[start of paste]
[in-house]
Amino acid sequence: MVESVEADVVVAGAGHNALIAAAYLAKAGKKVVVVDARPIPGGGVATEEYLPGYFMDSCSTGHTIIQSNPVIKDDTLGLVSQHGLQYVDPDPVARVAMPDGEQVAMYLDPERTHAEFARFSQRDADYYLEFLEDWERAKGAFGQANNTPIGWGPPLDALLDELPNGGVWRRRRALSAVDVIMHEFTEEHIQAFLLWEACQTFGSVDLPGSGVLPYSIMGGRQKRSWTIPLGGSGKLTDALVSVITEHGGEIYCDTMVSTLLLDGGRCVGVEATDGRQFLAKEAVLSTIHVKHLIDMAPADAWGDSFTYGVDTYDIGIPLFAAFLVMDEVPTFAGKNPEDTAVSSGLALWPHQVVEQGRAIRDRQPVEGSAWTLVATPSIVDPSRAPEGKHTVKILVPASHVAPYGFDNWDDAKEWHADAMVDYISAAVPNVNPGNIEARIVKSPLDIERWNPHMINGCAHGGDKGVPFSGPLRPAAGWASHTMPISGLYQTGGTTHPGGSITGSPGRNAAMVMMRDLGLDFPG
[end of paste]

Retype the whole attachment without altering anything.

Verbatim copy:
[in-house]
Amino acid sequence: MVESVEADVVVAGAGHNALIAAAYLAKAGKKVVVVDARPIPGGGVATEEYLPGYFMDSCSTGHTIIQSNPVIKDDTLGLVSQHGLQYVDPDPVARVAMPDGEQVAMYLDPERTHAEFARFSQRDADYYLEFLEDWERAKGAFGQANNTPIGWGPPLDALLDELPNGGVWRRRRALSAVDVIMHEFTEEHIQAFLLWEACQTFGSVDLPGSGVLPYSIMGGRQKRSWTIPLGGSGKLTDALVSVITEHGGEIYCDTMVSTLLLDGGRCVGVEATDGRQFLAKEAVLSTIHVKHLIDMAPADAWGDSFTYGVDTYDIGIPLFAAFLVMDEVPTFAGKNPEDTAVSSGLALWPHQVVEQGRAIRDRQPVEGSAWTLVATPSIVDPSRAPEGKHTVKILVPASHVAPYGFDNWDDAKEWHADAMVDYISAAVPNVNPGNIEARIVKSPLDIERWNPHMINGCAHGGDKGVPFSGPLRPAAGWASHTMPISGLYQTGGTTHPGGSITGSPGRNAAMVMMRDLGLDFPG